Evaluating explicit and implicit routing for watershed hydro-ecological models of forest hydrology at the small catchment scale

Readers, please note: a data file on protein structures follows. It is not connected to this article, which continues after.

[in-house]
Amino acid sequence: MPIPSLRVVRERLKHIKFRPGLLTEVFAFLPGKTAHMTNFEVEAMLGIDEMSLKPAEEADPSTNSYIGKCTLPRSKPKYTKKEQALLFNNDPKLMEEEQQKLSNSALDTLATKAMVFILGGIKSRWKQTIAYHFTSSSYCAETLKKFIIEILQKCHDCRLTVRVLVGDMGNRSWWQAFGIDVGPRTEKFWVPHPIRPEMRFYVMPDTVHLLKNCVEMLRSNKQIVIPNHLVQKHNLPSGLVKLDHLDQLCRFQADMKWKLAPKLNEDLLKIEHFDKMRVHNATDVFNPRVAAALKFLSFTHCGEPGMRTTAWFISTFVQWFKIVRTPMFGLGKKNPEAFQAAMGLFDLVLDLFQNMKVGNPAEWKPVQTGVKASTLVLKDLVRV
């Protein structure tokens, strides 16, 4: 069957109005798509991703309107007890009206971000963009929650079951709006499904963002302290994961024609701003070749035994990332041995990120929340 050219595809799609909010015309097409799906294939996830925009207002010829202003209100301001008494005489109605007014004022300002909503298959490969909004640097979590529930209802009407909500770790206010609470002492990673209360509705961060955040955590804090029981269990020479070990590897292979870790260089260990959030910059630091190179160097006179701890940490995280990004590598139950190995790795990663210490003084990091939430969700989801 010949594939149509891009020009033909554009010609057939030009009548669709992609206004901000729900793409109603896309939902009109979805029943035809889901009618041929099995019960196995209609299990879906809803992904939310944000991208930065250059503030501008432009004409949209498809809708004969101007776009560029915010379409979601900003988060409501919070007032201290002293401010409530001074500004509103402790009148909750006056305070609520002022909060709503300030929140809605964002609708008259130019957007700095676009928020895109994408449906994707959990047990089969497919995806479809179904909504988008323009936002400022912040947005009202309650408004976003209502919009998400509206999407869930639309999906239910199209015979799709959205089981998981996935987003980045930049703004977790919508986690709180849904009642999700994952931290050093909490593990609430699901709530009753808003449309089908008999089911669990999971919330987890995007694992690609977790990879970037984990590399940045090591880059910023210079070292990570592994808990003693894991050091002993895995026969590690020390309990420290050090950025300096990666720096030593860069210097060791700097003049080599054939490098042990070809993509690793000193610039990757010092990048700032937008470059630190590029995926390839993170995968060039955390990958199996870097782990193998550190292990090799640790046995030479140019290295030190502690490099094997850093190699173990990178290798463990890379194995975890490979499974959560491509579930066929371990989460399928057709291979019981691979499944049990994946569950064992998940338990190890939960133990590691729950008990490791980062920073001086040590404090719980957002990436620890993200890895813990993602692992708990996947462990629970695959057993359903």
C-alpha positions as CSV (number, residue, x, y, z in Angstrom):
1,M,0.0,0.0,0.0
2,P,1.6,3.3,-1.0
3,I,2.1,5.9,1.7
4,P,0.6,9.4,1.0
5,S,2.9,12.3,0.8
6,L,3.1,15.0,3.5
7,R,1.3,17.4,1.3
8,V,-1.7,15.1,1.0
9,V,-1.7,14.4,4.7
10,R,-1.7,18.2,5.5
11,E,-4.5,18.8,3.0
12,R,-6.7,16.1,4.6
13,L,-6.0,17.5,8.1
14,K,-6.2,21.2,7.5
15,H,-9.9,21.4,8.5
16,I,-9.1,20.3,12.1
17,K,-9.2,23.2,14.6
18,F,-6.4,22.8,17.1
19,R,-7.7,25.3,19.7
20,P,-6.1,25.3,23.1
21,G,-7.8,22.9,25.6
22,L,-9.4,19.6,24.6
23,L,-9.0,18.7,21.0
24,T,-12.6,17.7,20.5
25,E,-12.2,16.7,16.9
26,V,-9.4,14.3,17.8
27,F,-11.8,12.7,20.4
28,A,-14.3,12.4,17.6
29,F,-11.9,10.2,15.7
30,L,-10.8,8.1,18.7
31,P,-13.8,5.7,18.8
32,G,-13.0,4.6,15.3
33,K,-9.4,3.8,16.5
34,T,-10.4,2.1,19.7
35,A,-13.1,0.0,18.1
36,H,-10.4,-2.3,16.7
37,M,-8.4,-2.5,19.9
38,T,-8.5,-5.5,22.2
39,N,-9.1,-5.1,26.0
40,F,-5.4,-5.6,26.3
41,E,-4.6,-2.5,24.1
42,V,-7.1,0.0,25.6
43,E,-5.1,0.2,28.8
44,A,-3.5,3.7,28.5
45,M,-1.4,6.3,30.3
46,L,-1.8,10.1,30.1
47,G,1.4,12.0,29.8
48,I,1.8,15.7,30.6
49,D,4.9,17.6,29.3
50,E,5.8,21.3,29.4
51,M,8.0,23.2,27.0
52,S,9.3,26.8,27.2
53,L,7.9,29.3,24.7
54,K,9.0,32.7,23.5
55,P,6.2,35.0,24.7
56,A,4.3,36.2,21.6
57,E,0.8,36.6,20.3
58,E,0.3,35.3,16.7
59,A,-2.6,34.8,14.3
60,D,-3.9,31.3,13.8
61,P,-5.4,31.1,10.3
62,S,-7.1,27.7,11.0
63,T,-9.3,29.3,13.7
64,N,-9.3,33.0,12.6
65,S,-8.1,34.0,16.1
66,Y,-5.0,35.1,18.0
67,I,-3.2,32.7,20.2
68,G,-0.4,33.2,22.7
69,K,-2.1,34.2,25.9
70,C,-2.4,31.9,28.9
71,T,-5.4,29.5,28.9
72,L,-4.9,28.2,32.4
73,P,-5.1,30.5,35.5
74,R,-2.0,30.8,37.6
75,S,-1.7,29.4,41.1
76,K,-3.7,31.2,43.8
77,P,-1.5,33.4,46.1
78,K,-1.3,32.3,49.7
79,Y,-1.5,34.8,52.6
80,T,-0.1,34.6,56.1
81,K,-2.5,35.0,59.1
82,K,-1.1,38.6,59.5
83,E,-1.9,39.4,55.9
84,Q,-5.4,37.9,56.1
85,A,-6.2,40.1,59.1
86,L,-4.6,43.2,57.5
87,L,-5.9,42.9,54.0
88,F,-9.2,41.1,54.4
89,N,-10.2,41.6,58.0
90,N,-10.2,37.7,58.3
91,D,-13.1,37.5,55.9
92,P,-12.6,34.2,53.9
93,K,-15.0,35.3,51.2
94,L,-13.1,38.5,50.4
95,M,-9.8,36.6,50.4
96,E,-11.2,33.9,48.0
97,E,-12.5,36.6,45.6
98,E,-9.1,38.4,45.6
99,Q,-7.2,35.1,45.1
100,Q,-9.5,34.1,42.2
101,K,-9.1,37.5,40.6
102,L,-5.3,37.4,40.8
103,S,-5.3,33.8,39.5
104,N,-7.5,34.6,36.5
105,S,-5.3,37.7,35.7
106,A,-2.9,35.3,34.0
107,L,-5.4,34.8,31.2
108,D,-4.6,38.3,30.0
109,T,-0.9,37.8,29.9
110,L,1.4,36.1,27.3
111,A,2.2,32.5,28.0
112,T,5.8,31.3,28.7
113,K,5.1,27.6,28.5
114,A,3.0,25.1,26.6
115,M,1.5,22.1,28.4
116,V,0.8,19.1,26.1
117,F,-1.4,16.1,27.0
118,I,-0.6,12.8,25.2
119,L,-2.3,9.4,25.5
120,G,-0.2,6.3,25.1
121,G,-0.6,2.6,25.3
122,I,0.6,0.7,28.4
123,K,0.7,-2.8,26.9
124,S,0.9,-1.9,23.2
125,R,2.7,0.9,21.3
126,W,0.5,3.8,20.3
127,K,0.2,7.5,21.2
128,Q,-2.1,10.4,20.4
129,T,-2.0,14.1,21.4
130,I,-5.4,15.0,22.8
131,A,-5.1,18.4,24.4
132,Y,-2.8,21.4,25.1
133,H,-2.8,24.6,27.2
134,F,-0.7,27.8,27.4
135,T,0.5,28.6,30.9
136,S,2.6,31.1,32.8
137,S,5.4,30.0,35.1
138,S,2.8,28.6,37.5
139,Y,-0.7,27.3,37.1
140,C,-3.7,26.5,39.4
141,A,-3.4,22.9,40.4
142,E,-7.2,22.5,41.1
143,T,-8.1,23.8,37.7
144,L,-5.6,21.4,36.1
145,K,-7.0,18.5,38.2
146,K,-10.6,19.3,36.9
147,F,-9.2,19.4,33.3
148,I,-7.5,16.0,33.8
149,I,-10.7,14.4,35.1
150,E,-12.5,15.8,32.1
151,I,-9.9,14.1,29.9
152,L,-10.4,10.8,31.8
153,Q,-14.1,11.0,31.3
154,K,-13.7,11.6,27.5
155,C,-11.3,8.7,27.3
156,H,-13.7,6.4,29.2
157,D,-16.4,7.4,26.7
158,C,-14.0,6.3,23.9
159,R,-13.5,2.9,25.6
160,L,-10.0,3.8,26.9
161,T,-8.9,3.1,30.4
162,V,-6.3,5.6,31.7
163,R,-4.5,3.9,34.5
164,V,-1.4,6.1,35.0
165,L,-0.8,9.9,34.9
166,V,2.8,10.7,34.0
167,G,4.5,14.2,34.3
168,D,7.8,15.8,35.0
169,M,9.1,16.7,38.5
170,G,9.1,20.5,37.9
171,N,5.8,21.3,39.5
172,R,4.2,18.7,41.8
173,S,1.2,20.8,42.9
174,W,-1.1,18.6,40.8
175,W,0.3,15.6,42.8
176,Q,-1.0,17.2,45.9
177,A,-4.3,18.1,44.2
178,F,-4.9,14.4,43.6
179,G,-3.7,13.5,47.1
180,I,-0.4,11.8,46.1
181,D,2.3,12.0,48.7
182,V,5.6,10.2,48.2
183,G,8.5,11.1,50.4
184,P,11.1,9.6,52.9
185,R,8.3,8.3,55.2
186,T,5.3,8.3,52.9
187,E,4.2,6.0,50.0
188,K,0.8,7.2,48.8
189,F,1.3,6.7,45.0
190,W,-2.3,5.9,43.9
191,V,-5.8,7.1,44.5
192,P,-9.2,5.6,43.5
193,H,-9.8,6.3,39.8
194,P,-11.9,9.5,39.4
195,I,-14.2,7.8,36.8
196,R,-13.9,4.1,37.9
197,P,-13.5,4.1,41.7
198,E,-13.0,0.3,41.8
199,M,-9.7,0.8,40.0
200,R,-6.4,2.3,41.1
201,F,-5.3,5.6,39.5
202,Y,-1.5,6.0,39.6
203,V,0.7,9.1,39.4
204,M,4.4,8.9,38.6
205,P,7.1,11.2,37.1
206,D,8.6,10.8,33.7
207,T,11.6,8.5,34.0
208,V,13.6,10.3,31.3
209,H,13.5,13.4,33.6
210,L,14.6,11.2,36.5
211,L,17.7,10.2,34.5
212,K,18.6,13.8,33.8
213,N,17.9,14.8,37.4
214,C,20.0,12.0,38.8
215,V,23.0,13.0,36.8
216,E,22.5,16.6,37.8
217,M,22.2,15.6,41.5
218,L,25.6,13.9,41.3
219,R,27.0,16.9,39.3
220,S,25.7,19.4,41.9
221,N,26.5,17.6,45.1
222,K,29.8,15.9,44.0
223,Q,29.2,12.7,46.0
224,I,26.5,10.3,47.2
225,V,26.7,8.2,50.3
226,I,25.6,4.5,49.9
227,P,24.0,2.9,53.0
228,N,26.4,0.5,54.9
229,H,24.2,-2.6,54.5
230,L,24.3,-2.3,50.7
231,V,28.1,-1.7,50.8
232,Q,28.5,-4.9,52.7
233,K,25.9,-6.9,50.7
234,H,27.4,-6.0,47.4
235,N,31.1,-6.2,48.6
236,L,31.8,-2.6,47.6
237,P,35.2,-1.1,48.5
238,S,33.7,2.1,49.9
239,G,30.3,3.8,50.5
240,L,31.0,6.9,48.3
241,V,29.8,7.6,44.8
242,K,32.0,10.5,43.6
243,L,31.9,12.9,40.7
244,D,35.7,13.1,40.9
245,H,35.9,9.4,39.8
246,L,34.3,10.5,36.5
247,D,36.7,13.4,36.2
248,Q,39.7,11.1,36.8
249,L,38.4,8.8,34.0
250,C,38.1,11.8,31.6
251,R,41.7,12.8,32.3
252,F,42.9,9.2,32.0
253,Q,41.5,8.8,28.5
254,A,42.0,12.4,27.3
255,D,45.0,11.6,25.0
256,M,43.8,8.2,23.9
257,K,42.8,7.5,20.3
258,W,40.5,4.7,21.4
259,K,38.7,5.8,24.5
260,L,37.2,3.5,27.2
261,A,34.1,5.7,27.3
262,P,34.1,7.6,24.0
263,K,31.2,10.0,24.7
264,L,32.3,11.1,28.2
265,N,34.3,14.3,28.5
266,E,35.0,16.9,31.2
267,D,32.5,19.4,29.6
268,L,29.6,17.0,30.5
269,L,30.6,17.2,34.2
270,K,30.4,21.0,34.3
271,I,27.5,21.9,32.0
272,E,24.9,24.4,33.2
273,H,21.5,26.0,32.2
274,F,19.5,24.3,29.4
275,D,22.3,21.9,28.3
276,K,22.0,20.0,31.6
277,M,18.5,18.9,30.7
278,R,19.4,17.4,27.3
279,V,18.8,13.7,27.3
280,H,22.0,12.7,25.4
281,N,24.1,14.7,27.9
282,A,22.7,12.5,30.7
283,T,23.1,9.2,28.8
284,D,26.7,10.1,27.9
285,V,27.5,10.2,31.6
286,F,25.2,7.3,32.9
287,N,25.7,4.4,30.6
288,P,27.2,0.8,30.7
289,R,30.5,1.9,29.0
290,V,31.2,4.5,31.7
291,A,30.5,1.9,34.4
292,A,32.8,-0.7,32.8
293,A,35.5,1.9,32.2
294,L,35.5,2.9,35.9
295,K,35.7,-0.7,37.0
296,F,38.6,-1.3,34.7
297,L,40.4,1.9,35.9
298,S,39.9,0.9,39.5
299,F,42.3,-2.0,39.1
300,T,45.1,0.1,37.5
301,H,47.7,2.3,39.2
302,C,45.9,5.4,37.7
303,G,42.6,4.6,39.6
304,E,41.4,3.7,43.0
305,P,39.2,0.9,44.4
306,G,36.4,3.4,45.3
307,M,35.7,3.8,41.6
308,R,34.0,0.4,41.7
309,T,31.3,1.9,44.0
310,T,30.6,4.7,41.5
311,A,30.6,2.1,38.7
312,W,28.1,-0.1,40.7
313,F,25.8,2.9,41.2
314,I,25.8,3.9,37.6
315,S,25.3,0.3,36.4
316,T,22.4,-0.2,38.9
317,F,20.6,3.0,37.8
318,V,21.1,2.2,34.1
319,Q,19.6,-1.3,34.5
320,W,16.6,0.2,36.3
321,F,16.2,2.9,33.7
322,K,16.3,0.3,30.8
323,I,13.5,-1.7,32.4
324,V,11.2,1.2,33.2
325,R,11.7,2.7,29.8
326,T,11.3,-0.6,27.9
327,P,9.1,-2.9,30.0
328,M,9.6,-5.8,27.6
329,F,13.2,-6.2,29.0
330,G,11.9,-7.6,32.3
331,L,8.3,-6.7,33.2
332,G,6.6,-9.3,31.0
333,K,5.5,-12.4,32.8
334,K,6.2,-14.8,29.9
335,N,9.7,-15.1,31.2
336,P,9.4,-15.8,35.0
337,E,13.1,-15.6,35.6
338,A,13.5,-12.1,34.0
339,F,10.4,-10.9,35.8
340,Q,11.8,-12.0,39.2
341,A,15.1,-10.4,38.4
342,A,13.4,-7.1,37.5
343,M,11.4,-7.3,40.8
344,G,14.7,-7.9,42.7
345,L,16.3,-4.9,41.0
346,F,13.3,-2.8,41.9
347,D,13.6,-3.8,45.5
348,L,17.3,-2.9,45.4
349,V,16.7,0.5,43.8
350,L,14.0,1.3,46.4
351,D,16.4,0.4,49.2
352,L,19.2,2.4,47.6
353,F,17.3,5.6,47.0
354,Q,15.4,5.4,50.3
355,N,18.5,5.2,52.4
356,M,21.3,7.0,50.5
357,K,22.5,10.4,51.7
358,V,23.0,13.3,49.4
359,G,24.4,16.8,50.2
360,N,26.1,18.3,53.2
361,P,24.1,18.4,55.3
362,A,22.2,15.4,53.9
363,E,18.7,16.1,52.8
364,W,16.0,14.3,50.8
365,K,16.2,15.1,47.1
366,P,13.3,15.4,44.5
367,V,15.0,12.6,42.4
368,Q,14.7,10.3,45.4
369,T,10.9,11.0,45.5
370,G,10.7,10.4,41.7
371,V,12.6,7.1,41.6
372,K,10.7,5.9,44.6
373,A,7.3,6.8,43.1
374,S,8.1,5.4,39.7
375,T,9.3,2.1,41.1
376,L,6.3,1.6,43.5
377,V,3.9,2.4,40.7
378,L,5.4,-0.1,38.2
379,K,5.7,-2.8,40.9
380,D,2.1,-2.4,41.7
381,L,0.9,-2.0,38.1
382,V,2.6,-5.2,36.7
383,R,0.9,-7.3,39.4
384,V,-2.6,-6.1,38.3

This paper explores the behaviour and sensitivity of a watershed model used for simulating lateral soil water redistribution and runoff production. In applications such as modelling the effects of land-use change in small headwater catchments, interactions between soil moisture, runoff and ecological processes are important. Because climate, soil and canopy characteristics are spatially variable, both the pattern of soil moisture and the associated outflow must be represented in modelling these processes. This study compares implicit and explicit routing approaches to modelling the evolution of soil moisture pattern and spatially variable runoff production. It also addresses the implications of using different landscape partitioning strategies. This study presents the results of calibration and application of these different routing and landscape partitioning approaches on a 60 ha forested watershed in Western Oregon. For comparison, the different approaches are incorporated into a physically based hydro-ecological model, RHESSys, and the resulting simulated soil moisture, runoff production and sensitivity to unbiased error are examined. Results illustrate that both routing approaches can be calibrated to achieve a reasonable fit between observed and modelled outflow. Calibrated values for effective watershed hydraulic conductivity are higher for the explicit routing approach, which illustrates differences between the two routing approaches in their representation of internal watershed dynamics. The explicit approach illustrates a seasonal shift in drainage organization from watershed to more local control as climate goes from a winter wet to a summer dry period. Assumptions used in the implicit approach maintain the same pattern of drainage organization throughout the season. The implicit approach is also more sensitive to random error in soil and topographic input information, particularly during wetter periods. Comparison between the two routing approaches illustrates the advantage of the explicit routing approach, although the loss of computational efficiency associated with the explicit routing approach is noted. To compare different strategies for partitioning the landscape, the use of a non-grid-based method of partitioning is introduced and shown to be comparable to grid-based partitioning in terms of simulated soil moisture and runoff production. Copyright © 2001 John Wiley & Sons, Ltd.